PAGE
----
Research Handbook on Democracy and Development
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Research Handbook on Democracy and Development

Edited by Gordon Crawford and Abdul-Gafaru Abdulai

Exploring and updating the controversial debates about the relationship between democracy and development, this Research Handbook provides clarification on the complex and nuanced interlinkages between political regime type and socio-economic development. Distinguished scholars examine a broad range of issues from multidisciplinary perspectives across Africa, Asia, Europe, Latin America and the Middle East.
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Chapter 17: Consociational democracy: compromise or collapse?

Allison McCulloch

Abstract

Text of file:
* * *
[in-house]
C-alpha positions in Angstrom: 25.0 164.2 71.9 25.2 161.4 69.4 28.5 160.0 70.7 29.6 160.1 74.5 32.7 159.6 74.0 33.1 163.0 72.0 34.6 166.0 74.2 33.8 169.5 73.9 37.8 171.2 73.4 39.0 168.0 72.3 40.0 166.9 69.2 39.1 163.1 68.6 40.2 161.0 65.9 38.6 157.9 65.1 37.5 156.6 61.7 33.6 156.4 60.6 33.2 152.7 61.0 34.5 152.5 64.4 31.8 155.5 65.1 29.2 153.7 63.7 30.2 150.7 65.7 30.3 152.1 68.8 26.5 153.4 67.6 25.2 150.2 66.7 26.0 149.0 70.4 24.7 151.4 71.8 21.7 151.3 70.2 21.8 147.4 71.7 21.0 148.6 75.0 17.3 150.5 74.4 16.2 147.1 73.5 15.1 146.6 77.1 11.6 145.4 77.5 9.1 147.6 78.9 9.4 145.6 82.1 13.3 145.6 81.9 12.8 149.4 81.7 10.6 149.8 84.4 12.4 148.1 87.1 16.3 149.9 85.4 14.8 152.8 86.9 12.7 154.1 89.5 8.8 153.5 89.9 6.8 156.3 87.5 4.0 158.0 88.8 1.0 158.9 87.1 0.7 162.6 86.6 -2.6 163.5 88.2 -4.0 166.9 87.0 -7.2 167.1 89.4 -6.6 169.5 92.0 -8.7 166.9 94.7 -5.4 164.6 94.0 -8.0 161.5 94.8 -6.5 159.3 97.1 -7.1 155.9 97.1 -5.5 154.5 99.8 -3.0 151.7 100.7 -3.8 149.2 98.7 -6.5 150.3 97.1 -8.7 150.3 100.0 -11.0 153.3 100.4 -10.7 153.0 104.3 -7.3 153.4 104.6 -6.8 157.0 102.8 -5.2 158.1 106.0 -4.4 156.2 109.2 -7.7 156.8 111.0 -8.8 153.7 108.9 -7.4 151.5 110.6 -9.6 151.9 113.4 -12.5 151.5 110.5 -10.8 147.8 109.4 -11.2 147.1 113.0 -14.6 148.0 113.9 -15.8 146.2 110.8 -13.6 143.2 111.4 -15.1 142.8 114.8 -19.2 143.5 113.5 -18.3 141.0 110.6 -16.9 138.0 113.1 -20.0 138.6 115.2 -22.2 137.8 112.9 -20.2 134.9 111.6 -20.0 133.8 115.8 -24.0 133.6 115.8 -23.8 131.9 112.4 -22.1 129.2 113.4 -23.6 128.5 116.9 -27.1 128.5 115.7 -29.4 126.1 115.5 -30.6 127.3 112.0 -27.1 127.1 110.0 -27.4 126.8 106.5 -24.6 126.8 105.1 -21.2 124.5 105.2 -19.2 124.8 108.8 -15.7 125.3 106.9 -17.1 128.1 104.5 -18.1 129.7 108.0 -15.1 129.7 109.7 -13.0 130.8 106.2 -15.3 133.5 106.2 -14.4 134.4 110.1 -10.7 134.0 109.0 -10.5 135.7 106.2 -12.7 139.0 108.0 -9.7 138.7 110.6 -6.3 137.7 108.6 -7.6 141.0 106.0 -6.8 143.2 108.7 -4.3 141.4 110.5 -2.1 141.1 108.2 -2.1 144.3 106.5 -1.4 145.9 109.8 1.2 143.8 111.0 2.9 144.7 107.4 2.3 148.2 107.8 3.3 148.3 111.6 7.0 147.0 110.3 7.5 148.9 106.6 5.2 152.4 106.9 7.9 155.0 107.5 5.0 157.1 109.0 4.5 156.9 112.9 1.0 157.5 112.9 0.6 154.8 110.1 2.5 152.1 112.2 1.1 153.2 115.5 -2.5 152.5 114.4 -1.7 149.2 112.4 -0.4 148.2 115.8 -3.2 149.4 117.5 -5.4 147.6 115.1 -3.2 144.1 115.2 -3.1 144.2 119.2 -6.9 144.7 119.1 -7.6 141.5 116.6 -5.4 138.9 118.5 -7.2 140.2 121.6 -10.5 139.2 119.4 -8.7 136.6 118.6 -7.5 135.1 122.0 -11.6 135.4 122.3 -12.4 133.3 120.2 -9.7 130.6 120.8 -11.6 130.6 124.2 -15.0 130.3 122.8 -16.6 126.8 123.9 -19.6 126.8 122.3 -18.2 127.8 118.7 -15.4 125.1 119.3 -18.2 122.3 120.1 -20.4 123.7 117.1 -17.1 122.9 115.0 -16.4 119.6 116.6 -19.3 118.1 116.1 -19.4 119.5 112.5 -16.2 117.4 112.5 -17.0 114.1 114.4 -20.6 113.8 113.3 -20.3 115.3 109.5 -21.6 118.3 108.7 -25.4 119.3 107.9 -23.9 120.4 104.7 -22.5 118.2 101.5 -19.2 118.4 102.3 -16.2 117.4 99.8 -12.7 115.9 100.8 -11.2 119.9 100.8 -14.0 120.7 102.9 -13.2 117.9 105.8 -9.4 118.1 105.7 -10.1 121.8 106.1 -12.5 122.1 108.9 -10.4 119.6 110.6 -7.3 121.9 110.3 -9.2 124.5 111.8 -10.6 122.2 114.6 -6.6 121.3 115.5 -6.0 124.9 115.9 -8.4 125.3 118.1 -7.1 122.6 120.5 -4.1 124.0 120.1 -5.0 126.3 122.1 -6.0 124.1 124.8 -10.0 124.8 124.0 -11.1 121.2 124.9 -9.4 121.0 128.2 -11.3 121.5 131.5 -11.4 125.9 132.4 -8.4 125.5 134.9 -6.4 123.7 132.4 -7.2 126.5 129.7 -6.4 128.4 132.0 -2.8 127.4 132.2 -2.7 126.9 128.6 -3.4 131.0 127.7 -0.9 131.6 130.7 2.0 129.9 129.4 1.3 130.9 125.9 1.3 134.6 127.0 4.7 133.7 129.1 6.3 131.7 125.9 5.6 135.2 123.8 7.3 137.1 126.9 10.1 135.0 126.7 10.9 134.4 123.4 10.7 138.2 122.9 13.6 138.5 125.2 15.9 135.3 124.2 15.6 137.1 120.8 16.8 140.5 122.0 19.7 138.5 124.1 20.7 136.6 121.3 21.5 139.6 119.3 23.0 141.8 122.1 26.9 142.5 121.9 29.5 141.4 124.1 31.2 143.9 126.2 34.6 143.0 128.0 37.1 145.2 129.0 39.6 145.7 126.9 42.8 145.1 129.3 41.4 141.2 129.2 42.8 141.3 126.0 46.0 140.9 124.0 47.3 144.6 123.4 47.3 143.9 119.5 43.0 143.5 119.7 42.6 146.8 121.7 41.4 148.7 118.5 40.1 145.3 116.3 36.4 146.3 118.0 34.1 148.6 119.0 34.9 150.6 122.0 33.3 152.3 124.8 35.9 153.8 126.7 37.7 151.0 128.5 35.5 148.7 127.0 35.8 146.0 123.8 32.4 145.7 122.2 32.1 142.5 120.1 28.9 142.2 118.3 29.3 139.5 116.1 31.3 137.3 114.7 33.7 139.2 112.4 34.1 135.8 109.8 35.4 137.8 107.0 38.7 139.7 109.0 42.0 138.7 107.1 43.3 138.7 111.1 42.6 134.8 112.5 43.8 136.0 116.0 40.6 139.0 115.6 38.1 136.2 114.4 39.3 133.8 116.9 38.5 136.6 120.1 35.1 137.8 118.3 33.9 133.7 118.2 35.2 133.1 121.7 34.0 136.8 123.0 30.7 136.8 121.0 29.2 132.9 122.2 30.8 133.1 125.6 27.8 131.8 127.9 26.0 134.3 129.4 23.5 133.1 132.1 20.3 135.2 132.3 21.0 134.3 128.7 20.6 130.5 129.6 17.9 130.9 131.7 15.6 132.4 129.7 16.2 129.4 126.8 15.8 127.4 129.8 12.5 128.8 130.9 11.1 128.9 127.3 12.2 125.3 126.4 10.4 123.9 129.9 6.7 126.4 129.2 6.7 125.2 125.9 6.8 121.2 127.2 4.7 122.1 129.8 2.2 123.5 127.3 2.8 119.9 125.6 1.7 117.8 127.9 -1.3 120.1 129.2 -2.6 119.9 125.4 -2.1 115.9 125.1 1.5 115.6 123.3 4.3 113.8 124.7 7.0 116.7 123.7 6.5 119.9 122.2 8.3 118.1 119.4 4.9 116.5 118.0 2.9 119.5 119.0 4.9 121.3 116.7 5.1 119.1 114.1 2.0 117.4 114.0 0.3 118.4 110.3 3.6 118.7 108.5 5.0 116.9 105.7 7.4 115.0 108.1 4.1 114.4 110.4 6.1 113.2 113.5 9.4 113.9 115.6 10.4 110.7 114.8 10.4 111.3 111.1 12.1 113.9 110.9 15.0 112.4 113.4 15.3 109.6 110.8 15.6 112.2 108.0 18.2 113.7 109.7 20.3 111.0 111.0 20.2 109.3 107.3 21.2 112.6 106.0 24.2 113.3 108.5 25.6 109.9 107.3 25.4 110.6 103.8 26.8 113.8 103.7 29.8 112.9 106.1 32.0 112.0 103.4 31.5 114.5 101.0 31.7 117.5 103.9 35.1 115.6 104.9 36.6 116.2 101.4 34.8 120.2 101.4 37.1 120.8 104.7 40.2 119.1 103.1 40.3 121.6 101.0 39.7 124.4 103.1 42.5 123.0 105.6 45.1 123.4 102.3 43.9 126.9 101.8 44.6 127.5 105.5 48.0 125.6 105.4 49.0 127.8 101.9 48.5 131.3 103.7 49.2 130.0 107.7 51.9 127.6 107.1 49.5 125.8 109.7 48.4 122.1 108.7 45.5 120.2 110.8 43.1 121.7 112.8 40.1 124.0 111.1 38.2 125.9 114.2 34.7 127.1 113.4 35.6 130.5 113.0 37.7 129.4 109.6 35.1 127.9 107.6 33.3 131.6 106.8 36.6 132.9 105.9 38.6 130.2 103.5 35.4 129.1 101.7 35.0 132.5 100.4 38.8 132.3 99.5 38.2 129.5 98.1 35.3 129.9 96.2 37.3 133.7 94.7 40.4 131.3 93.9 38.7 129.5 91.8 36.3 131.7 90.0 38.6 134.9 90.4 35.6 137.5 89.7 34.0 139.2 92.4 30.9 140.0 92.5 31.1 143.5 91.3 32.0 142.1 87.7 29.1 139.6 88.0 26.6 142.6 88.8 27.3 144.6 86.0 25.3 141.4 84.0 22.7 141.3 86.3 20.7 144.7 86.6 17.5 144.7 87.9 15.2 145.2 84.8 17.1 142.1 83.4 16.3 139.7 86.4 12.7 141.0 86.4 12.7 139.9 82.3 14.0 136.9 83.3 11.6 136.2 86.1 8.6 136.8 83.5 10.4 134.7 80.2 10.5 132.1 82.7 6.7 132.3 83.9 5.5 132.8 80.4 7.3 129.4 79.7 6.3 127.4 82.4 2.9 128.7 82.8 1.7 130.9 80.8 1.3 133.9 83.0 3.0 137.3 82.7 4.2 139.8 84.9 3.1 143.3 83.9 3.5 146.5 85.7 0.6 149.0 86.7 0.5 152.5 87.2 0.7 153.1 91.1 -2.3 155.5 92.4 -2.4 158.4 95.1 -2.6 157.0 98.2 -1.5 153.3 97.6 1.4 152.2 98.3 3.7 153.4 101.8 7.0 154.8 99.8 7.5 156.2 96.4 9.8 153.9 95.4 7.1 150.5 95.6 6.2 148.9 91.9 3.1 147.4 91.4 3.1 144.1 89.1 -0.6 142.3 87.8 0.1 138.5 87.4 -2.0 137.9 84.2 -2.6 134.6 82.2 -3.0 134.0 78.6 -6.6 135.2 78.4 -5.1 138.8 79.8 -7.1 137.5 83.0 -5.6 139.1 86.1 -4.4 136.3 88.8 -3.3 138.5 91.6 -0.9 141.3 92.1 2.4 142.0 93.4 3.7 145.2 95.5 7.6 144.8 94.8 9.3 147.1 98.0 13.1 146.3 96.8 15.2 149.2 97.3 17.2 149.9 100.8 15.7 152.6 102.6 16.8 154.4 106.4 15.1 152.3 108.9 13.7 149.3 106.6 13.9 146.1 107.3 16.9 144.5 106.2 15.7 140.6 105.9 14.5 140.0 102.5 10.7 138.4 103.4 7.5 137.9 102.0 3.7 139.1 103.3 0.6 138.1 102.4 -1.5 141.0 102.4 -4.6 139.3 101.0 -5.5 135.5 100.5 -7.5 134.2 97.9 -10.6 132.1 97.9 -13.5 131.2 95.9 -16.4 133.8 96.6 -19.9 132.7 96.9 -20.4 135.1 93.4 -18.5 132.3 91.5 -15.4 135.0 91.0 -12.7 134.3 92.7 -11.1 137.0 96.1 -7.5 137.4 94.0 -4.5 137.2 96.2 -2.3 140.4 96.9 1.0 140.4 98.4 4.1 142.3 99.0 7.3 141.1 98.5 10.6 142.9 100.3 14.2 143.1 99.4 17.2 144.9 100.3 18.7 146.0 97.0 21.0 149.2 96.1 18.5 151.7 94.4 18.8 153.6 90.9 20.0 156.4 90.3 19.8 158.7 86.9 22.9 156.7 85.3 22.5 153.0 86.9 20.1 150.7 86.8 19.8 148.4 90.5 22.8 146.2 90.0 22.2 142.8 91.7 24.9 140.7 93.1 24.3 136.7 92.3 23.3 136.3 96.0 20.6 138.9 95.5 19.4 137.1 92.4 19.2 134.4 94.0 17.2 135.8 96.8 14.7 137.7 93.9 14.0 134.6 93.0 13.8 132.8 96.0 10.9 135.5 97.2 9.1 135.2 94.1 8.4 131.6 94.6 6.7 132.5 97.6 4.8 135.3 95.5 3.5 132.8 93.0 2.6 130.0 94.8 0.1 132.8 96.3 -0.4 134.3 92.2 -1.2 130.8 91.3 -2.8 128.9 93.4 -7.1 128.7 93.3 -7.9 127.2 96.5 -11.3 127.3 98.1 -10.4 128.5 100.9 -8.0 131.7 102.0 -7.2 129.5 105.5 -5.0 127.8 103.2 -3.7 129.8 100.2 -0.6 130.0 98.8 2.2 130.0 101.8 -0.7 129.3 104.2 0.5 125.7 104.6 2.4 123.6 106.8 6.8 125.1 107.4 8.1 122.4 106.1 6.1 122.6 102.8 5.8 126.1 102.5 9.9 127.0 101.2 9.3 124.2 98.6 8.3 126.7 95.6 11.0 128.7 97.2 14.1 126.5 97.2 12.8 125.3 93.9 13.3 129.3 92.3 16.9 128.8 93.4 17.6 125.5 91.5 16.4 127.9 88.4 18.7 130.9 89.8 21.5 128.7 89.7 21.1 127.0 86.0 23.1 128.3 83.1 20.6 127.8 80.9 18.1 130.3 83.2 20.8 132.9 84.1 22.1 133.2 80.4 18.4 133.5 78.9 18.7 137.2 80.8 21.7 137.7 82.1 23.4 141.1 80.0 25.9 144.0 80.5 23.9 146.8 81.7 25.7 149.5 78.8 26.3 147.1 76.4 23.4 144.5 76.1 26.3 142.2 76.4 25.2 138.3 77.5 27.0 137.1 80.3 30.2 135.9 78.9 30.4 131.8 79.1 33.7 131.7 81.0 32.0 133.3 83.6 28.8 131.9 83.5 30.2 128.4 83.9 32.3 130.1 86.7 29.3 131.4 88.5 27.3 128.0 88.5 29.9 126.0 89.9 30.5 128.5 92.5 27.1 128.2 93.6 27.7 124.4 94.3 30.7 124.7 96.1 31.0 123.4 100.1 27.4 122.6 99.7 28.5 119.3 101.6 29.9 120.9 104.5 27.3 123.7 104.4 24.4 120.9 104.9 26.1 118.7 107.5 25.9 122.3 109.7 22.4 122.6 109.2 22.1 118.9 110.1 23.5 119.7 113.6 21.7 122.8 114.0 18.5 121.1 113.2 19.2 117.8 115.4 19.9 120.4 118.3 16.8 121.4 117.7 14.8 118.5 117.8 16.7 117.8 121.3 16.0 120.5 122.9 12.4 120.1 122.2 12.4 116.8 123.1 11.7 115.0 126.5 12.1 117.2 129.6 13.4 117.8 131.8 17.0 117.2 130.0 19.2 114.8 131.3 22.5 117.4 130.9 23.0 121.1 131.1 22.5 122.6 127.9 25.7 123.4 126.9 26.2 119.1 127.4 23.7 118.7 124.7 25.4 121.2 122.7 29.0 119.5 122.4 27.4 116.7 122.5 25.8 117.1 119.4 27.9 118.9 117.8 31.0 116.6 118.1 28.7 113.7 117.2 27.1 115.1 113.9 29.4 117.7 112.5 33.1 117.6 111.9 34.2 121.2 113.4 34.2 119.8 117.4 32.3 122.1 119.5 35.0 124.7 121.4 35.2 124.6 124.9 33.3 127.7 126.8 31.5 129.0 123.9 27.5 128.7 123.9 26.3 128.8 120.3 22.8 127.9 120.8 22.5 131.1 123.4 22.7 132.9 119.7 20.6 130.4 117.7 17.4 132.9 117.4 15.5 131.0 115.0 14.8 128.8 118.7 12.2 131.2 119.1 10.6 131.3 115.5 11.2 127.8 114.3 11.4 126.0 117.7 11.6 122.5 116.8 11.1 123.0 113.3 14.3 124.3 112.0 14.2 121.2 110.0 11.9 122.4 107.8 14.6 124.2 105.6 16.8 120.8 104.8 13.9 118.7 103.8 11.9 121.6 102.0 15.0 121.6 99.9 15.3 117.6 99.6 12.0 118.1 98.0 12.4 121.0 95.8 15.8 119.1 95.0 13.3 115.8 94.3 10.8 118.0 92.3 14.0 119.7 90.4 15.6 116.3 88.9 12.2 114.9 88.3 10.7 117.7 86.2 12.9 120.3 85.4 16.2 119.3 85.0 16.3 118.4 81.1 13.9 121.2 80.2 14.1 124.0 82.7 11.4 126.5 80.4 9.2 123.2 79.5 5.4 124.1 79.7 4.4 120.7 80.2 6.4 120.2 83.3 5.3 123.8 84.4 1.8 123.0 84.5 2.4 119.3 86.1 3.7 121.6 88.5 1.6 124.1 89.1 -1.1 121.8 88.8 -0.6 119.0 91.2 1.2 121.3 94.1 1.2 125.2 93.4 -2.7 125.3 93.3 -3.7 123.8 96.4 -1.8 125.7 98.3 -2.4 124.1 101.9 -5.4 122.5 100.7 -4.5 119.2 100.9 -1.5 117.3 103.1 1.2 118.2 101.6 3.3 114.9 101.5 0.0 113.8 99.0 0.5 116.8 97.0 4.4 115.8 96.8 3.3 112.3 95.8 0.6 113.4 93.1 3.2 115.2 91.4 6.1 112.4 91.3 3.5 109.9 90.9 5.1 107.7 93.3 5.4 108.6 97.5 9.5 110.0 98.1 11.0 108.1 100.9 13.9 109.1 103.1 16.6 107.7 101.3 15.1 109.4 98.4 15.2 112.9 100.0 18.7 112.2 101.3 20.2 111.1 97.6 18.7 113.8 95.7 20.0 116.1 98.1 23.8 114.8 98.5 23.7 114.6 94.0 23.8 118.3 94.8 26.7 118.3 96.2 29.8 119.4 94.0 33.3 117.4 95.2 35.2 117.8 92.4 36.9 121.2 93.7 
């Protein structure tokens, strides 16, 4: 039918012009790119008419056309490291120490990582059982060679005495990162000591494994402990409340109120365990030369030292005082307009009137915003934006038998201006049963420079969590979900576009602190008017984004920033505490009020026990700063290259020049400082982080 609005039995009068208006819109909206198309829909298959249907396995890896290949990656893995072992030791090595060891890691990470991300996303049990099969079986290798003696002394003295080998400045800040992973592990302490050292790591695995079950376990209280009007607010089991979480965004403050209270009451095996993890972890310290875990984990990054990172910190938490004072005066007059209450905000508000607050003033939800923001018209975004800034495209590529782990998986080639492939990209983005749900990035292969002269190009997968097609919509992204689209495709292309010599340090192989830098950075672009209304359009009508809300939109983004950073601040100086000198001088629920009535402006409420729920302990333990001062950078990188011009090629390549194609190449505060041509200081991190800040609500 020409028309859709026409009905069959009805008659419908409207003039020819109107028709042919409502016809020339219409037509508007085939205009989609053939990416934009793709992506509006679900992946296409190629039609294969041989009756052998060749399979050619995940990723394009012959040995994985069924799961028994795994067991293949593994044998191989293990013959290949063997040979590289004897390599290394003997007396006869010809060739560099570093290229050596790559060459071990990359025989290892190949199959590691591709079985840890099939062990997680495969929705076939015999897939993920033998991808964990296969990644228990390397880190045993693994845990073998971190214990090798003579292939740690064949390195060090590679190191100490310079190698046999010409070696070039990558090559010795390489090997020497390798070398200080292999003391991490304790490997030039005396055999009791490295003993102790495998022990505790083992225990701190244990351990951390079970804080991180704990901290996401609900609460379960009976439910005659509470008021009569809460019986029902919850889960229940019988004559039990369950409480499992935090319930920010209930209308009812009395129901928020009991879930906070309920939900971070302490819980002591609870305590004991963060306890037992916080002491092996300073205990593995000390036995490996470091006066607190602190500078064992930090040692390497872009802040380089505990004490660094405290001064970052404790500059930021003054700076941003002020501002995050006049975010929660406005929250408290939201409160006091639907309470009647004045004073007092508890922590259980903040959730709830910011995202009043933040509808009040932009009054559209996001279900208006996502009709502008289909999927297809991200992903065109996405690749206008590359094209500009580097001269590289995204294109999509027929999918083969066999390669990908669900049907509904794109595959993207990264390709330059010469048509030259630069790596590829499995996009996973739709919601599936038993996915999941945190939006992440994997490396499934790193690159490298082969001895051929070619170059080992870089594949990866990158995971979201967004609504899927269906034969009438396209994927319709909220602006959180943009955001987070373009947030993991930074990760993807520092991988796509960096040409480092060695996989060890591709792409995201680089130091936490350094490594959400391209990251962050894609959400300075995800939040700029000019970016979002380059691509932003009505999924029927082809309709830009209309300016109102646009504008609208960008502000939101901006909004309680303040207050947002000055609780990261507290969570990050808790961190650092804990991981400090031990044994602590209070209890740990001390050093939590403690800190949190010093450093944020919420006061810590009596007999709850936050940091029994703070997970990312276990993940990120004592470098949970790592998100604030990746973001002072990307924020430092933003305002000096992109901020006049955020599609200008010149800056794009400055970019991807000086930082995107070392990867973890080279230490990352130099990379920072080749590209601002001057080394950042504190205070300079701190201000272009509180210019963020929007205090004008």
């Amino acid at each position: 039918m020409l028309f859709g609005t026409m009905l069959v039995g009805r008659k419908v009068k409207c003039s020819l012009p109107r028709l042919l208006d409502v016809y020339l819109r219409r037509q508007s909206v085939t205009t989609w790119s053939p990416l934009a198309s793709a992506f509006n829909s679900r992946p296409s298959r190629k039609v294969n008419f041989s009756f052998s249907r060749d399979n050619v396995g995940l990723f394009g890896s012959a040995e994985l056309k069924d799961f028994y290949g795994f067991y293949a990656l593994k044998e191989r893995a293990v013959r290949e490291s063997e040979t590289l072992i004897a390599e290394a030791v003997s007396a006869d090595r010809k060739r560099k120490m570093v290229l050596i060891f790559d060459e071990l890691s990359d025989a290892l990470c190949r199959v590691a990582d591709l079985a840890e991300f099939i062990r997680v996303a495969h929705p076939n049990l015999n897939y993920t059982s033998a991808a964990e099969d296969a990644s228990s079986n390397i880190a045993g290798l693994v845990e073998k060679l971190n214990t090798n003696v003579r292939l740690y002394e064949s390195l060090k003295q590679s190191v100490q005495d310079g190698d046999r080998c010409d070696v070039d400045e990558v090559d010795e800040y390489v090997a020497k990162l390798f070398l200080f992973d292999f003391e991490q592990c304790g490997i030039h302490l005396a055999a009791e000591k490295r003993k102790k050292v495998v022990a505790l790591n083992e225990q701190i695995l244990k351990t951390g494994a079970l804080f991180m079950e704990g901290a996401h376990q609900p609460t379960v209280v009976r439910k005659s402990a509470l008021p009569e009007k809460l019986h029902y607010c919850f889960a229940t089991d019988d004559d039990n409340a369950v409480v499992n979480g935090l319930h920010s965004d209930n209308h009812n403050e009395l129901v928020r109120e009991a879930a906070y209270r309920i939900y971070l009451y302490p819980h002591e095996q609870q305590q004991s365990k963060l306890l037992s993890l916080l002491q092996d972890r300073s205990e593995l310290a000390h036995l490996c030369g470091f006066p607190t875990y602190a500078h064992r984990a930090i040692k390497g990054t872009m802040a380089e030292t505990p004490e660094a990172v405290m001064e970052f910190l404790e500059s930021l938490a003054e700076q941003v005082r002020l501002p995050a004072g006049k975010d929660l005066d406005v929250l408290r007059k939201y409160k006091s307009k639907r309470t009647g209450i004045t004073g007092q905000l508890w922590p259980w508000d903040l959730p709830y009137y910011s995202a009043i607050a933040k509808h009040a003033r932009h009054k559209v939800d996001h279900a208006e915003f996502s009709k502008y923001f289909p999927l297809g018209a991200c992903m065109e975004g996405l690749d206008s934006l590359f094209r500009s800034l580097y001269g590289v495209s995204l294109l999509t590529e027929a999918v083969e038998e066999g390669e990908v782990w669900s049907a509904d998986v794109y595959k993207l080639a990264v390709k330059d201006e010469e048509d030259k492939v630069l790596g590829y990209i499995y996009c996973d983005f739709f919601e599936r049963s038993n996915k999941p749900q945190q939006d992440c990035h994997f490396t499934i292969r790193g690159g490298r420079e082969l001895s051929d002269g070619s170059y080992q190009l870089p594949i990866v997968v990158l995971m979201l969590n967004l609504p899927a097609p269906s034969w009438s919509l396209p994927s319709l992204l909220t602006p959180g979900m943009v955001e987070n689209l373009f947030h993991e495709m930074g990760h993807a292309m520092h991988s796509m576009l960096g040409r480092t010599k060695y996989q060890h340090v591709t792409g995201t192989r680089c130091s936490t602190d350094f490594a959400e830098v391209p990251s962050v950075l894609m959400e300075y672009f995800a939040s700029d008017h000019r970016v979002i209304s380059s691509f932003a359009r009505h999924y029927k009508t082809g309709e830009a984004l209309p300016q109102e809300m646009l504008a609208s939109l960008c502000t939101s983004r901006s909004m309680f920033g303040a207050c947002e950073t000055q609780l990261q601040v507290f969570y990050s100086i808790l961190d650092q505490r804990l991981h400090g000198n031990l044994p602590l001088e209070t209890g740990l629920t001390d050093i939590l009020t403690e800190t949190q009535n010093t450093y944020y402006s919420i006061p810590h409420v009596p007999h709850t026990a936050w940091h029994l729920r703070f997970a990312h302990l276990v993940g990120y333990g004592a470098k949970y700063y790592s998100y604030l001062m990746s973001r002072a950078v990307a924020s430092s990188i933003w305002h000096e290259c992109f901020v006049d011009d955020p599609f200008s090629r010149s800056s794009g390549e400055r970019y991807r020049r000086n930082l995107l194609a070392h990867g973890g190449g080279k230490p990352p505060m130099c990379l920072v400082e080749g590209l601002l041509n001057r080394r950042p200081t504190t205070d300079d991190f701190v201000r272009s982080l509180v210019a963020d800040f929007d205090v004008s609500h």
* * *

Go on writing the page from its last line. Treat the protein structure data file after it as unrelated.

Does consociational democracy exacerbate or alleviate divisions in deeply divided societies? This chapter assesses the mixed performance record of consociational democracy in delivering peace, political stability, and democracy. It explains that consociationalism is characterized by two sets of countervailing incentives, one that encourages cooperation and compromise amongst political elites and one that emboldens brinkmanship, ethnic outbidding and collapse. Drawing examples from a range of deeply divided societies, including Burundi, Bosnia and Herzegovina, Lebanon and Northern Ireland, the chapter outlines four criteria for predicting which set of incentives will be activated: the conditions under which consociational rules are adopted, the fit between institutions and the context in which they are applied, the inclusivity of consociational rules, especially for communities beyond the ethnopolitical divide ,and the flexibility of such rules in responding to societal and political change.

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